E-cycle: recycling center accepts electronic waste
An electronic waste (e-waste) recycling bin shreds electronics such as computers, audio players, cell phones and TVs, into component parts that are sorted according to their make up by machines further in the system. E-waste, although relatively a small percentage of waste collected in the United States, has much larger negative environmental impact than other waste due to the chemicals inside electronics. To help prevent these chemicals from getting into the ground, an electronic recycling drive is being held Jan. 12 through Jan. 16, 2009 on both Fort McPherson, Ga. and Fort Gillem, Ga.

FORT MCPHERSON, Ga. -- Like in-laws at holiday parties, old electronics sitting in landfills can overstay their welcome. To give Mother Nature some reprieve from these pesky guests, the Base Realignment and Closure Environmental Office will hold an electronic waste (e-waste) recycling drive Jan. 12 through Jan. 16, 2009.

"This isn't the first time we have hosted an e-waste turn-in," said Heather Hawkins, environmental specialist. "The Environmental Office has sponsored e-waste turn-in events as part of the Army Earth Day activities in the past."

The need for e-waste recycling has increased dramatically with the growth of electronics in daily life. According to National Safety Council studies, approximately 40 million computers became obsolete in 2007, not including other electronics like video equipment, audio equipment and phones.

Although such waste only accounts for about 2 percent of municipal solid waste, according to the environmental protection agencies, that percentage can have a much larger negative impact on the environment, mainly due to the make up of the machines.

Lead, mercury, cadmium and brominated flame retardants are among the substances found in electronics that negatively impact the environment, according to www.epa.gov.

These substances, though necessary for electronics to function during their home-usage lifespan, can be dangerous if the electronic is improperly managed at the end of its shelf life, according to the Environmental Protection Agency. If simply placed in a landfill, these metals can leach out and contaminate the soil and groundwater.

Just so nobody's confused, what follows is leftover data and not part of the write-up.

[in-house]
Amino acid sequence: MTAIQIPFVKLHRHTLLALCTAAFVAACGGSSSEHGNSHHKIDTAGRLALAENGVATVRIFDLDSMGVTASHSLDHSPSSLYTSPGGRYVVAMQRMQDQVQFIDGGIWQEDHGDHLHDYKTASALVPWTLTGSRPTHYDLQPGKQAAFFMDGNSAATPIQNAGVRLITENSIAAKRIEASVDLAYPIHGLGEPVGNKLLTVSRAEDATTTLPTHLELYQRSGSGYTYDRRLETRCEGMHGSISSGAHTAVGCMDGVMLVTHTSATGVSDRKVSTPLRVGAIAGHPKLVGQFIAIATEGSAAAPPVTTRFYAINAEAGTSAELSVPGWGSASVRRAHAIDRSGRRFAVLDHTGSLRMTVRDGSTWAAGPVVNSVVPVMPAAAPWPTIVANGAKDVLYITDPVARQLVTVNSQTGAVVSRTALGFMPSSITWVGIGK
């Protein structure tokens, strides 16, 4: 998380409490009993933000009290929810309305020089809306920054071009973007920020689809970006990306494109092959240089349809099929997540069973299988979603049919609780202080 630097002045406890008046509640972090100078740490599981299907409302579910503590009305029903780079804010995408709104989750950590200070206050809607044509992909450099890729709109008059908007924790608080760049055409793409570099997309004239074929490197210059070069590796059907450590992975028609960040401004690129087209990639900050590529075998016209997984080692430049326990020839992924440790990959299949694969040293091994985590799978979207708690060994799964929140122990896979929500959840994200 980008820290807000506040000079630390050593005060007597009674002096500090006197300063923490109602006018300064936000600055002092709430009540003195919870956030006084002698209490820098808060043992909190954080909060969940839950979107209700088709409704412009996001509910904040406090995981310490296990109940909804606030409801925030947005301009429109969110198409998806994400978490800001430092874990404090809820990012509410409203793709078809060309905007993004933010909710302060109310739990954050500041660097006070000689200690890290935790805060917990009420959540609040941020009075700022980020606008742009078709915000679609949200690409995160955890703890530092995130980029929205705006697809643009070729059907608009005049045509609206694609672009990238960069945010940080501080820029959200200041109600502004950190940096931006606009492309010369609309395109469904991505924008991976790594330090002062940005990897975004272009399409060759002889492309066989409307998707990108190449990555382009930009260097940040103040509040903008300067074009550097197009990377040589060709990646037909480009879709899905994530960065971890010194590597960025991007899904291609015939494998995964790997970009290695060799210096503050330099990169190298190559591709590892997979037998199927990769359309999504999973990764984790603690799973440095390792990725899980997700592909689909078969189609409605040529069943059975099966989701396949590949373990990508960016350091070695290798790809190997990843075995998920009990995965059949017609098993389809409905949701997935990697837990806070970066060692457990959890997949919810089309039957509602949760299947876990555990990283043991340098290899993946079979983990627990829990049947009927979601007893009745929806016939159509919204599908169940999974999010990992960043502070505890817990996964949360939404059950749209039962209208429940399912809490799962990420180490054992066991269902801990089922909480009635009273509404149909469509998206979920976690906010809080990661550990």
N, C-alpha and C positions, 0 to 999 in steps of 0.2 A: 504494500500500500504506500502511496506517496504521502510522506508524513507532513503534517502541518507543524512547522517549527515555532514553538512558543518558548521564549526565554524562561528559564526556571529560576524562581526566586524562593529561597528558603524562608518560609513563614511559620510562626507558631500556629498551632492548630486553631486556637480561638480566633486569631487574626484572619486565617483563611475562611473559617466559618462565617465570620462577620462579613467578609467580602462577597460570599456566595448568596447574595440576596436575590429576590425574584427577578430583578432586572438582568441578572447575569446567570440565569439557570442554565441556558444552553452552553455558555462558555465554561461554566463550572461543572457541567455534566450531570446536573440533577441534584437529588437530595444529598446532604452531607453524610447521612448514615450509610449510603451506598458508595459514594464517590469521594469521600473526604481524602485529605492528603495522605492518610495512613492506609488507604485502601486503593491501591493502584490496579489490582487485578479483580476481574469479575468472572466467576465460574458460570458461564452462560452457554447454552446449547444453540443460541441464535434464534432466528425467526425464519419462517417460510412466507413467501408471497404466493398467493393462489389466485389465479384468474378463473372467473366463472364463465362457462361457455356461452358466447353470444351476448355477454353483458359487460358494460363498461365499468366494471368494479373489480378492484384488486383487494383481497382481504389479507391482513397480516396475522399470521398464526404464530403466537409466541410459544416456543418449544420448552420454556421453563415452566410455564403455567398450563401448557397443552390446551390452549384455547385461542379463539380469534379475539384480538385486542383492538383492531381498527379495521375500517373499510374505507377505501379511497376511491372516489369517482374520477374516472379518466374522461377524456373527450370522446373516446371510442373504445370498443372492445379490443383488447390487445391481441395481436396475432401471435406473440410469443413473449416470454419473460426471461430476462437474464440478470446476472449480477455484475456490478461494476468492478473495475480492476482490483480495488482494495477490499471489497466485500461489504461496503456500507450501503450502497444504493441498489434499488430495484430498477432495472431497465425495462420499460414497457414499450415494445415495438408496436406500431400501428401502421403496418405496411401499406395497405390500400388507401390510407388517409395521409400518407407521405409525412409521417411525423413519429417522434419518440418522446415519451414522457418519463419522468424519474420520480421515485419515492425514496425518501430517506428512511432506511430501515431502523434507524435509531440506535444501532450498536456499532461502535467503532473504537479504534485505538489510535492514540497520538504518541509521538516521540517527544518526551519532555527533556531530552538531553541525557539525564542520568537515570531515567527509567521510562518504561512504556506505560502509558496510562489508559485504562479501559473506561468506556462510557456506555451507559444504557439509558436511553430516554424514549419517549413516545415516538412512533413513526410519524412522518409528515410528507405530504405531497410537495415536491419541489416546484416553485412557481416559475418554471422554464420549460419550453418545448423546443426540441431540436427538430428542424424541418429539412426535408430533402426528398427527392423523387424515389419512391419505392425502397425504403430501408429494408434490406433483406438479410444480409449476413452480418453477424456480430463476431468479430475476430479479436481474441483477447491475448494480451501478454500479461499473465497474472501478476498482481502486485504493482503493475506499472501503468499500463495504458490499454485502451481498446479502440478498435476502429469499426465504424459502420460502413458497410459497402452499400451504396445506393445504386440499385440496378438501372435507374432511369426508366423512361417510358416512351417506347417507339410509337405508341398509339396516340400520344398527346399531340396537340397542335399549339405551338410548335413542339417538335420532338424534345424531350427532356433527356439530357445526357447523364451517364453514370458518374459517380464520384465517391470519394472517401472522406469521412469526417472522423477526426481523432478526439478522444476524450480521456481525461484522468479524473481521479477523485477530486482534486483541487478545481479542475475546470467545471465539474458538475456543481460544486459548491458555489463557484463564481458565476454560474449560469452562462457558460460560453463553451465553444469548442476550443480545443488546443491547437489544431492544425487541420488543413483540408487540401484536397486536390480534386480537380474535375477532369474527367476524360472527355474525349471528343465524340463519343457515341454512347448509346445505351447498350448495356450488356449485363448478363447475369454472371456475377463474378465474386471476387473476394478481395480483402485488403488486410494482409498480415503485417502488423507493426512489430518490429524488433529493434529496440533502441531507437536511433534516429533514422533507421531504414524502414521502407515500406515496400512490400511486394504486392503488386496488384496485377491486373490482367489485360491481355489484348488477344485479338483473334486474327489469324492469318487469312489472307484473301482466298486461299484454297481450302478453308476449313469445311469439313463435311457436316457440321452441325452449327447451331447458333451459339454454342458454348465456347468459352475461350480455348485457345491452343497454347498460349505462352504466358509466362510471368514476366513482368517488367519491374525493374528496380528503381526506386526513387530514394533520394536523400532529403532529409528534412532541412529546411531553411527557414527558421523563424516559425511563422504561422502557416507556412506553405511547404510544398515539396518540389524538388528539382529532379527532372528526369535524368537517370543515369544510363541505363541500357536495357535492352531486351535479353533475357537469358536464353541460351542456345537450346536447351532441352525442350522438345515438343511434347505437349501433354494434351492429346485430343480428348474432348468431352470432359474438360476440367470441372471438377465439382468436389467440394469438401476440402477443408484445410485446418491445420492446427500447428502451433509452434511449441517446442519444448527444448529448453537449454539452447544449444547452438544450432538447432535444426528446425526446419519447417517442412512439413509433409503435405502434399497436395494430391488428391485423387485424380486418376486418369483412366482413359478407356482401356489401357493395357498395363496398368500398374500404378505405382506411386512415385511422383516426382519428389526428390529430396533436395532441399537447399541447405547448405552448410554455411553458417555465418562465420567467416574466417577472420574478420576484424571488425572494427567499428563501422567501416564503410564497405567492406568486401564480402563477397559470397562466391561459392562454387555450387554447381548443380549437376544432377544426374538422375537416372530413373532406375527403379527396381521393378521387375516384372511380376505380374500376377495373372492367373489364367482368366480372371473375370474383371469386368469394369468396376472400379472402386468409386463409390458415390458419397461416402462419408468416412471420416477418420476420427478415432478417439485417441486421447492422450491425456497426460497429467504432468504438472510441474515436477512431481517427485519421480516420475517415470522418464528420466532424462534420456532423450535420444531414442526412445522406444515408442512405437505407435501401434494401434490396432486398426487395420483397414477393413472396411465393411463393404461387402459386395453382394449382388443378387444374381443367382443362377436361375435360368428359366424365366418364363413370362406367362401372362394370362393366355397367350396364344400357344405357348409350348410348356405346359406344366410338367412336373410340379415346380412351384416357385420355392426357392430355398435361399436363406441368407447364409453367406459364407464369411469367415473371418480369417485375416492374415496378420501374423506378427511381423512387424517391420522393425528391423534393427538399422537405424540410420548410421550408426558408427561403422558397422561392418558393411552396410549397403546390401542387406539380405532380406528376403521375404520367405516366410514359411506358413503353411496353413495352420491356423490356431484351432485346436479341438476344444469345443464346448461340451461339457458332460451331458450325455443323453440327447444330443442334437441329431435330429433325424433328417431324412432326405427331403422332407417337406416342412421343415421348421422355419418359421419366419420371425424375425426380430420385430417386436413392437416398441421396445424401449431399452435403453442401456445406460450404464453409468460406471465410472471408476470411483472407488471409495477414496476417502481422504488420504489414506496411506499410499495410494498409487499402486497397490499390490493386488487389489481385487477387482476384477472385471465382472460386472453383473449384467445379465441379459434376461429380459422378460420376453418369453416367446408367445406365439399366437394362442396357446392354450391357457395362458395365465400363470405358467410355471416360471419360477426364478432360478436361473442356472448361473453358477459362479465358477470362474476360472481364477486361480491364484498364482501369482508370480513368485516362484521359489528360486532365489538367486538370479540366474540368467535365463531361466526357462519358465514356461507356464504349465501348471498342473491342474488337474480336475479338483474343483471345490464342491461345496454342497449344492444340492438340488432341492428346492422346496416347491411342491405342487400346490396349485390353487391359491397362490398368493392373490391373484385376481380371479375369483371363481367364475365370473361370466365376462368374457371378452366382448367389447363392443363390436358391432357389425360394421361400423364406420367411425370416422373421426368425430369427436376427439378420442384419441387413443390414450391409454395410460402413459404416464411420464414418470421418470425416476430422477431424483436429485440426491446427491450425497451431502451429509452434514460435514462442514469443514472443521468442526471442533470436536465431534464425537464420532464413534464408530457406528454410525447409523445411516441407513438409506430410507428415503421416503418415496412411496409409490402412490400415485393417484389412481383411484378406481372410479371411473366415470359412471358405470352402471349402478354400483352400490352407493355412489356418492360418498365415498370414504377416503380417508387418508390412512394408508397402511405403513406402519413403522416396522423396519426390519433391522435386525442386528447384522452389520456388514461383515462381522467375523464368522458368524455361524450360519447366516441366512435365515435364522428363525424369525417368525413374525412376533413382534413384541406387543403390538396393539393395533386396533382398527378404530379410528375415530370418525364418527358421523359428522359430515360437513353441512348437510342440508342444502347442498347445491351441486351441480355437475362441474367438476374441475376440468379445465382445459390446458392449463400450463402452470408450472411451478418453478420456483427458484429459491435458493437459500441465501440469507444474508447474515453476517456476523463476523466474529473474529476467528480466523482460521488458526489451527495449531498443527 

According to www.earth911.com, e-waste accounts for 70 percent of the overall toxic waste currently found in landfills.

By providing a means to recycle, rather than waste, their obsolete electronics, the BRAC Environmental Office staff is doing its part to be good stewards of the environment, Hawkins said.

Electronics gathered will be palletized and stored on Fort Gillem, Ga. before being taken to an electronic recycling center, Hawkins said.

At the center, electronics are placed in a complex separating apparatus, shredded and fed into a mechanical separator, which is followed by a number of screening and granulating machines to separate the various metals and plastics. These parts are sold to various smelters or plastics recyclers.

"Recyclers recover more than 100 million pounds of materials from electronics each year," Hawkins said. "Recycling electronics helps reduce pollution generated while manufacturing a new product and also reduces the energy used in new product manufacturing."

Alternatively, some charitable organizations accept unwanted usable electronics to allow schools, nonprofit organizations and lower-income families to obtain equipment that they otherwise could not afford, Hawkins said.

The recycling drop off centers, located at Bldg. 334 on Fort McPherson and near Bldg. 209 on Fort Gillem, will accepts television sets, computer monitors, personal computers, cell phones, video cassette recorders and compact disc players. Console television sets cannot be accepted.

For those who cannot drop their recycling off or find their electronics breaking down after the drop-off is over, there are several certified e-waste recyclers in the metro-Atlanta area where people can drop off their electronic waste, Hawkins added.

Page last updated Fri January 9th, 2009 at 15:43